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J Pharmacol Exp Ther. 2006 Jun;317(3):1372-81. Epub 2006 Mar 17.

A mechanistic study of enhanced doxorubicin uptake and retention in multidrug resistant breast cancer cells using a polymer-lipid hybrid nanoparticle system.

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Graduate Department of Pharmaceutical Sciences, Leslie Dan Faculty of Pharmacy, 19 Russell Street, University of Toronto, ON, Canada M5S 2S2.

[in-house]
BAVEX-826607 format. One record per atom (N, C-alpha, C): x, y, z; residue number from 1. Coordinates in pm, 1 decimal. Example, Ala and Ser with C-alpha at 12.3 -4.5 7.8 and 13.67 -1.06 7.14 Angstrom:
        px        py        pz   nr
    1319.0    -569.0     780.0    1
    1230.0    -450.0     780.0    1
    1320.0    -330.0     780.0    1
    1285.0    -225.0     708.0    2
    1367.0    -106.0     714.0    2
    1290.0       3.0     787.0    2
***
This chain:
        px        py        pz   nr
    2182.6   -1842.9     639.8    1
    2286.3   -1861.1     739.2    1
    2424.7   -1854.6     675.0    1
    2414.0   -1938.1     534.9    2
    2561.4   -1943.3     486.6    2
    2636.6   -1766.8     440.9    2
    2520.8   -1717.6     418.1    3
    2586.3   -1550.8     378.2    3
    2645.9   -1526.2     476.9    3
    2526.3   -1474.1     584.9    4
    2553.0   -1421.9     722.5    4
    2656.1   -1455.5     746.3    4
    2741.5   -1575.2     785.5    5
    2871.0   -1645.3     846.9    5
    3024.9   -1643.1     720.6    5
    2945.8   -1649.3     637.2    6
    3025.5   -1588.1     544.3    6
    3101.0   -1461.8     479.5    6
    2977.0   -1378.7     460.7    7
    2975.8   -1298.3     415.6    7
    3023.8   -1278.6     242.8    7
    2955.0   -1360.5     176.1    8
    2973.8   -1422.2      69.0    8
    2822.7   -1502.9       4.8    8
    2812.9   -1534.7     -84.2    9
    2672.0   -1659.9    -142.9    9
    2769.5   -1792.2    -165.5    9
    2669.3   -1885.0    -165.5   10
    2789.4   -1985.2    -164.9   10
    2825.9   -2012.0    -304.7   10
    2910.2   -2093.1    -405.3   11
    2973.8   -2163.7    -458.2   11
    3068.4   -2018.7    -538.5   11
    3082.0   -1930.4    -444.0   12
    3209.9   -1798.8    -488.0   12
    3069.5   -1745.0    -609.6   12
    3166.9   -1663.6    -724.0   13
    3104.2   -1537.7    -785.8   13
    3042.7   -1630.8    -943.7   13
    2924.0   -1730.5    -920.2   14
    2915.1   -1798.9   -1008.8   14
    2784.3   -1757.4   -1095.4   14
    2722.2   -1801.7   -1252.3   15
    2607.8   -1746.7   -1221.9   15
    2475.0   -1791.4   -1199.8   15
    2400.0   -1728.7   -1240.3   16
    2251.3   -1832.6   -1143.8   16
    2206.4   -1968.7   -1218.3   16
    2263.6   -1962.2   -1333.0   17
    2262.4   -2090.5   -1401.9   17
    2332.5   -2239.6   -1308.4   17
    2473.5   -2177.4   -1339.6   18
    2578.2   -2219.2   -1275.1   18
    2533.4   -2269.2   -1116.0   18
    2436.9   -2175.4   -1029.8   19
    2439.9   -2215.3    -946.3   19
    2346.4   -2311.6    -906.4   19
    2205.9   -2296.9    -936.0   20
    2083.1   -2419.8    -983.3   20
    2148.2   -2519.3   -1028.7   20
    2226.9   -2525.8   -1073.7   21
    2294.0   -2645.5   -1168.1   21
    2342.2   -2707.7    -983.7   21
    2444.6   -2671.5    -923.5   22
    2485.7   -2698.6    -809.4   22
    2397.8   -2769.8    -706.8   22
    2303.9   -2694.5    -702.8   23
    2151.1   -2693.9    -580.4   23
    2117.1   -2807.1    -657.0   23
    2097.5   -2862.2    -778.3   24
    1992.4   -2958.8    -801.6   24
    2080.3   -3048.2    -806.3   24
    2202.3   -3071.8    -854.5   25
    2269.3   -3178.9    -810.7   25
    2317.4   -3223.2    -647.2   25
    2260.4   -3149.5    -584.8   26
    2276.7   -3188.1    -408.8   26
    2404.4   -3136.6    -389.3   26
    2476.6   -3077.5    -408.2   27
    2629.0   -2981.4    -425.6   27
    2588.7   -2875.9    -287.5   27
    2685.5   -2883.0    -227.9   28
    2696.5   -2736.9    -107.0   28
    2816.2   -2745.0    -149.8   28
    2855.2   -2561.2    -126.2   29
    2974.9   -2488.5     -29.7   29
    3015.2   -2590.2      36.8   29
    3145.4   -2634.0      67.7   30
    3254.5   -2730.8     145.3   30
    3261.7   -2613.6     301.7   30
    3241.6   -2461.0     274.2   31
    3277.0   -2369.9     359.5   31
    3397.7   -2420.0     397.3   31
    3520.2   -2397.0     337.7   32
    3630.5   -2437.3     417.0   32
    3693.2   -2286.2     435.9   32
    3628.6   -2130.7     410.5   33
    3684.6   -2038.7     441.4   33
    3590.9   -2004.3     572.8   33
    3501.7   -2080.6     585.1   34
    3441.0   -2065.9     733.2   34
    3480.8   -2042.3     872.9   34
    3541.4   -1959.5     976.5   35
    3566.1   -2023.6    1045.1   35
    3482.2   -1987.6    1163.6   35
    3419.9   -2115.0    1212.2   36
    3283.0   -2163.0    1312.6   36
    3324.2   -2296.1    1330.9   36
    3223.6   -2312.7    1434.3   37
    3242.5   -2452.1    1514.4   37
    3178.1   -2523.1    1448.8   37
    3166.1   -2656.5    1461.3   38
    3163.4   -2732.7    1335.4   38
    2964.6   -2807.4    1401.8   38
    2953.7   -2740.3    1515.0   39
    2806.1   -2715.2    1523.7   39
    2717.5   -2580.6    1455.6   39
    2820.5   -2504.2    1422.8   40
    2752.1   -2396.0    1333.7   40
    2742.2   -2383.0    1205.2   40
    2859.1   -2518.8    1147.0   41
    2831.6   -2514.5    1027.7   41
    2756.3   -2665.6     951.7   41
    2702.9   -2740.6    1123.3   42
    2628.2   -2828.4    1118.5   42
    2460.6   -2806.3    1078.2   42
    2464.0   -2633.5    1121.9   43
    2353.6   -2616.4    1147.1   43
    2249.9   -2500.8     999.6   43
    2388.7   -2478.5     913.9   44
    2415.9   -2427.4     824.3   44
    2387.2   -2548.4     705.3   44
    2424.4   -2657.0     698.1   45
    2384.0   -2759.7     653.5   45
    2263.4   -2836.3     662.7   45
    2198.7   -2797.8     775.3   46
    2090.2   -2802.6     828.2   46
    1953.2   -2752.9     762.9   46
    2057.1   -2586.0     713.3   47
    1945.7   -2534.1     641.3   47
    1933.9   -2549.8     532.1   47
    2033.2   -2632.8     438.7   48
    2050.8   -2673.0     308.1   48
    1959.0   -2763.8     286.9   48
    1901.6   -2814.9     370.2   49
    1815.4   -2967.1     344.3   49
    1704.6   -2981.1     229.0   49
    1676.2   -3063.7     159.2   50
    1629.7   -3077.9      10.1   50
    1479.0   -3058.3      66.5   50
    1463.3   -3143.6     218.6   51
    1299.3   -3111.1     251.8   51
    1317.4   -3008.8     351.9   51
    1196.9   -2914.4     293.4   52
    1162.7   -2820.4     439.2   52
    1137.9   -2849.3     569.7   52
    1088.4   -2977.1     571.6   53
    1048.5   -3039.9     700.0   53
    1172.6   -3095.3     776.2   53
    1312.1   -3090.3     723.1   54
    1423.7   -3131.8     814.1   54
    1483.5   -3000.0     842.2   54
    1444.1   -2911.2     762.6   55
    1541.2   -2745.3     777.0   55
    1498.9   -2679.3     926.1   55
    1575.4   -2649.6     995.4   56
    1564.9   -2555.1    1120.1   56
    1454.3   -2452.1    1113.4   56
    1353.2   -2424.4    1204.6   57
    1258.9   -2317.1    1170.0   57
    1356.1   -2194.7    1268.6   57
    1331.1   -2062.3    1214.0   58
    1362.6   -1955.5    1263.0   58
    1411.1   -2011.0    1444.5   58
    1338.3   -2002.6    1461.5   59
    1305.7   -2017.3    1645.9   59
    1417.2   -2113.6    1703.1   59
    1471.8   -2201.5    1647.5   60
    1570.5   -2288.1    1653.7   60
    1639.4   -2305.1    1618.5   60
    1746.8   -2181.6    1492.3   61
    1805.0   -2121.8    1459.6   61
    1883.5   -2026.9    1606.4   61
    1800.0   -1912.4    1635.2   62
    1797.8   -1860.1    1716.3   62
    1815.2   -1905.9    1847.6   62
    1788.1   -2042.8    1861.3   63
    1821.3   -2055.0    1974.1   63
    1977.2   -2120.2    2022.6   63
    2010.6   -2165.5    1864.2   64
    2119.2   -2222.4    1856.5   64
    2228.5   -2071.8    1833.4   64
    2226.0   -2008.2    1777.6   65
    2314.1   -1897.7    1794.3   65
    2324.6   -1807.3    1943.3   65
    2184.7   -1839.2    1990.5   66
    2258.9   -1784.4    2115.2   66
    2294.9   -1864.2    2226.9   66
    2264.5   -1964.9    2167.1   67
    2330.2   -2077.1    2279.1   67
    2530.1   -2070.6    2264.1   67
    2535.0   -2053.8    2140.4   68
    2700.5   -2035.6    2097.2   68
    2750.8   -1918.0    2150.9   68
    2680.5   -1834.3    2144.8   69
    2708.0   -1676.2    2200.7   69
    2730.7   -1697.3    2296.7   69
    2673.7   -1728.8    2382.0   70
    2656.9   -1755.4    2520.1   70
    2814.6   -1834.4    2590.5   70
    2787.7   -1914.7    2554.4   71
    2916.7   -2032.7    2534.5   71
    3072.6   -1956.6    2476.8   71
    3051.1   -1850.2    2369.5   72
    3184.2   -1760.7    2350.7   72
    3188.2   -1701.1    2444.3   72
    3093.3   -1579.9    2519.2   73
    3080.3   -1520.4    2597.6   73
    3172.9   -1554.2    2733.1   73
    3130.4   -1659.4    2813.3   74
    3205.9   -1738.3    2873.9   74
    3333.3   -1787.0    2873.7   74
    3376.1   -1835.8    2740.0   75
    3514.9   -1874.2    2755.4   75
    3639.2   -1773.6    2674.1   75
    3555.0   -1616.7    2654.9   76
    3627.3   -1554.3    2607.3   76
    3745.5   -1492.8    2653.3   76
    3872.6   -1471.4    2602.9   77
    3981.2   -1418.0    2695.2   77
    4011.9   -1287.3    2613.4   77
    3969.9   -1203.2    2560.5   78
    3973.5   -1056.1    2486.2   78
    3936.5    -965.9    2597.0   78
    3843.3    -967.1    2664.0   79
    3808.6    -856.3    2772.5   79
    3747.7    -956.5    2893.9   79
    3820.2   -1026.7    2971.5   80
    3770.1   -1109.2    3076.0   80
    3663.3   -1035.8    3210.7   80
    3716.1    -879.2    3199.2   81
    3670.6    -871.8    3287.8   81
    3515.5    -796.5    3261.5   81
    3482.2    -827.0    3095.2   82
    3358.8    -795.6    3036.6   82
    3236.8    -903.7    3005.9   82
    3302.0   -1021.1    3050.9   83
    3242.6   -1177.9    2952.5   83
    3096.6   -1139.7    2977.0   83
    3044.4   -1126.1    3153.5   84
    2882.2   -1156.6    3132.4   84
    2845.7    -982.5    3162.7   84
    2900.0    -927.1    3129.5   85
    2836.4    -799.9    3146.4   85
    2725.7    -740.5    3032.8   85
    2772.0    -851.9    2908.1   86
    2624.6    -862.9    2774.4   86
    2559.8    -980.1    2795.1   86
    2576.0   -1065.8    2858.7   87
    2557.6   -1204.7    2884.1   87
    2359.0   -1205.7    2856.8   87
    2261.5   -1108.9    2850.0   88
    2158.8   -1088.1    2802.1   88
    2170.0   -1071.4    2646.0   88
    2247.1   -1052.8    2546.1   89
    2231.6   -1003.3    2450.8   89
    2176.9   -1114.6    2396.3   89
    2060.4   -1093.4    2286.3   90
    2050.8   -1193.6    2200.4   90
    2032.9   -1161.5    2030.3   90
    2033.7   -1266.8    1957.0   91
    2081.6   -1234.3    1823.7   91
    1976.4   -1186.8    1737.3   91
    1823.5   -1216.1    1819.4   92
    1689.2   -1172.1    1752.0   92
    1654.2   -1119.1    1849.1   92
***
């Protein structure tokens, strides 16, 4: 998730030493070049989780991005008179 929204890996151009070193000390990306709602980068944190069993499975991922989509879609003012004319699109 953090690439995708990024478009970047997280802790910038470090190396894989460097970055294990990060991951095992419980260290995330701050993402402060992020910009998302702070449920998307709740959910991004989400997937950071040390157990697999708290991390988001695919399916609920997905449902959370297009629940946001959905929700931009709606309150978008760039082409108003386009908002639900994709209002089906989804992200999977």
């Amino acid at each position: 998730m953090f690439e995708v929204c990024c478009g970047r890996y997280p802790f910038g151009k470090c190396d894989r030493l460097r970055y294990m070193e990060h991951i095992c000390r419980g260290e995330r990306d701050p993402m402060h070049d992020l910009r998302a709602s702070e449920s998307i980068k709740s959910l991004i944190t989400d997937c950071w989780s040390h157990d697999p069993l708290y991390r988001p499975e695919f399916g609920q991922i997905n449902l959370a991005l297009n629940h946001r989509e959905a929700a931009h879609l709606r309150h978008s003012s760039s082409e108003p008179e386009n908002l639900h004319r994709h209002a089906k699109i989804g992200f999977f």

The objectives of this study were to evaluate the potential of a polymer-lipid hybrid nanoparticle (PLN) system to enhance cellular accumulation and retention of doxorubicin (Dox), a widely used anticancer drug and an established P-glycoprotein (Pgp) substrate, in Pgp-overexpressing cancer cell lines and to explore the underlying mechanisms. Nanoparticles containing Dox complexed with a novel anionic polymer (Dox-PLN) were prepared using an ultrasound method. Two Pgp-overexpressing breast cancer cell lines (a human cell line, MDA435/LCC6/MDR1, and a mouse cell line, EMT6/AR1) were used to investigate the effect of nanoparticles on cellular uptake and retention of Dox. Endocytosis inhibition studies and fluorescence microscopic imaging were performed to elucidate the mechanisms of cellular drug uptake. Treatment of Pgp-overexpressing cell lines with Dox-PLNs resulted in significantly enhanced Dox uptake and more substantial increases in drug retention after the end of treatment compared with free Dox solutions (p < 0.05). Fluorescence microscopic images showed improved nuclear localization of Dox and uptake of lipid when the drug was delivered in the Dox-PLN form to MDA435/LCC6/MDR1 cells. Endocytosis inhibition studies revealed that phagocytosis is an important pathway in the membrane permeability of the nanoparticles. These findings suggest that some of the Dox physically associated with the nanoparticles bypass the membrane-associated Pgp when delivered as Dox-PLNs, and in this form, the drug is better retained within the Pgp-overexpressing cells than the free drug. The present study suggests a new mechanism for overcoming drug resistance in Pgp-overexpressing tumor cells using lipid-based nanoparticle formulations.

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